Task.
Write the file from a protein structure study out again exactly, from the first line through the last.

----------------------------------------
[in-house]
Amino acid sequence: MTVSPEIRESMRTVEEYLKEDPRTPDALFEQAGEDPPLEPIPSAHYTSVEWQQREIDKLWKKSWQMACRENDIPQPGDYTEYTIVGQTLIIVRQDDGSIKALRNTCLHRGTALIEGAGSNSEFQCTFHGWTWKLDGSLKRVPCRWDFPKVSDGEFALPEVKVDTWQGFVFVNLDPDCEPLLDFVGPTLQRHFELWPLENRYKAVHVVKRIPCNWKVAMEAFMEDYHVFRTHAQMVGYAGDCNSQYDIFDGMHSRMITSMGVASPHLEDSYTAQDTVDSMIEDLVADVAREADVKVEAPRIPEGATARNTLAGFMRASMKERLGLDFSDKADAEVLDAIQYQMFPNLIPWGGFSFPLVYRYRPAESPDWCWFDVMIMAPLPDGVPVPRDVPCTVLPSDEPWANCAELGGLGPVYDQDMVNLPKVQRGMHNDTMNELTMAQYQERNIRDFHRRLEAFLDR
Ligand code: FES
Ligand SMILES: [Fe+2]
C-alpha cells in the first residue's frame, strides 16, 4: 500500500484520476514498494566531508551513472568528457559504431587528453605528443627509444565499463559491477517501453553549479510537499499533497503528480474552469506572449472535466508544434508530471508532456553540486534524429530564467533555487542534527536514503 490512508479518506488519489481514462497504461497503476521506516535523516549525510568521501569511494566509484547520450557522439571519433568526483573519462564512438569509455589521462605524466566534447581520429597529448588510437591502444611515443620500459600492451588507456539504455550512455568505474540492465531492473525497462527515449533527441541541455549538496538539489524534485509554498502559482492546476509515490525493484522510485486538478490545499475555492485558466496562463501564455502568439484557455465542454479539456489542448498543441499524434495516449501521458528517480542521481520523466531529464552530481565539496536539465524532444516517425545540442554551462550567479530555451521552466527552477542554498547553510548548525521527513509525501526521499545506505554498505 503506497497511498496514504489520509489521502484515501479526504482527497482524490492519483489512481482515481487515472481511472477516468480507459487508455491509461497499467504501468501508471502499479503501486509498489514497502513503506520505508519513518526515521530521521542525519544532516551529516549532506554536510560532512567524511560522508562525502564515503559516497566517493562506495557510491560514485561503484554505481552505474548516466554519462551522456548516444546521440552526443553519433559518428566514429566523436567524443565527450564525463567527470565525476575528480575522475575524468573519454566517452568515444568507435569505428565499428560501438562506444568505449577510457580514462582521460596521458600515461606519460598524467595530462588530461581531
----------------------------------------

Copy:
[in-house]
Amino acid sequence: MTVSPEIRESMRTVEEYLKEDPRTPDALFEQAGEDPPLEPIPSAHYTSVEWQQREIDKLWKKSWQMACRENDIPQPGDYTEYTIVGQTLIIVRQDDGSIKALRNTCLHRGTALIEGAGSNSEFQCTFHGWTWKLDGSLKRVPCRWDFPKVSDGEFALPEVKVDTWQGFVFVNLDPDCEPLLDFVGPTLQRHFELWPLENRYKAVHVVKRIPCNWKVAMEAFMEDYHVFRTHAQMVGYAGDCNSQYDIFDGMHSRMITSMGVASPHLEDSYTAQDTVDSMIEDLVADVAREADVKVEAPRIPEGATARNTLAGFMRASMKERLGLDFSDKADAEVLDAIQYQMFPNLIPWGGFSFPLVYRYRPAESPDWCWFDVMIMAPLPDGVPVPRDVPCTVLPSDEPWANCAELGGLGPVYDQDMVNLPKVQRGMHNDTMNELTMAQYQERNIRDFHRRLEAFLDR
Ligand code: FES
Ligand SMILES: [Fe+2]
C-alpha cells in the first residue's frame, strides 16, 4: 500500500484520476514498494566531508551513472568528457559504431587528453605528443627509444565499463559491477517501453553549479510537499499533497503528480474552469506572449472535466508544434508530471508532456553540486534524429530564467533555487542534527536514503 490512508479518506488519489481514462497504461497503476521506516535523516549525510568521501569511494566509484547520450557522439571519433568526483573519462564512438569509455589521462605524466566534447581520429597529448588510437591502444611515443620500459600492451588507456539504455550512455568505474540492465531492473525497462527515449533527441541541455549538496538539489524534485509554498502559482492546476509515490525493484522510485486538478490545499475555492485558466496562463501564455502568439484557455465542454479539456489542448498543441499524434495516449501521458528517480542521481520523466531529464552530481565539496536539465524532444516517425545540442554551462550567479530555451521552466527552477542554498547553510548548525521527513509525501526521499545506505554498505 503506497497511498496514504489520509489521502484515501479526504482527497482524490492519483489512481482515481487515472481511472477516468480507459487508455491509461497499467504501468501508471502499479503501486509498489514497502513503506520505508519513518526515521530521521542525519544532516551529516549532506554536510560532512567524511560522508562525502564515503559516497566517493562506495557510491560514485561503484554505481552505474548516466554519462551522456548516444546521440552526443553519433559518428566514429566523436567524443565527450564525463567527470565525476575528480575522475575524468573519454566517452568515444568507435569505428565499428560501438562506444568505449577510457580514462582521460596521458600515461606519460598524467595530462588530461581531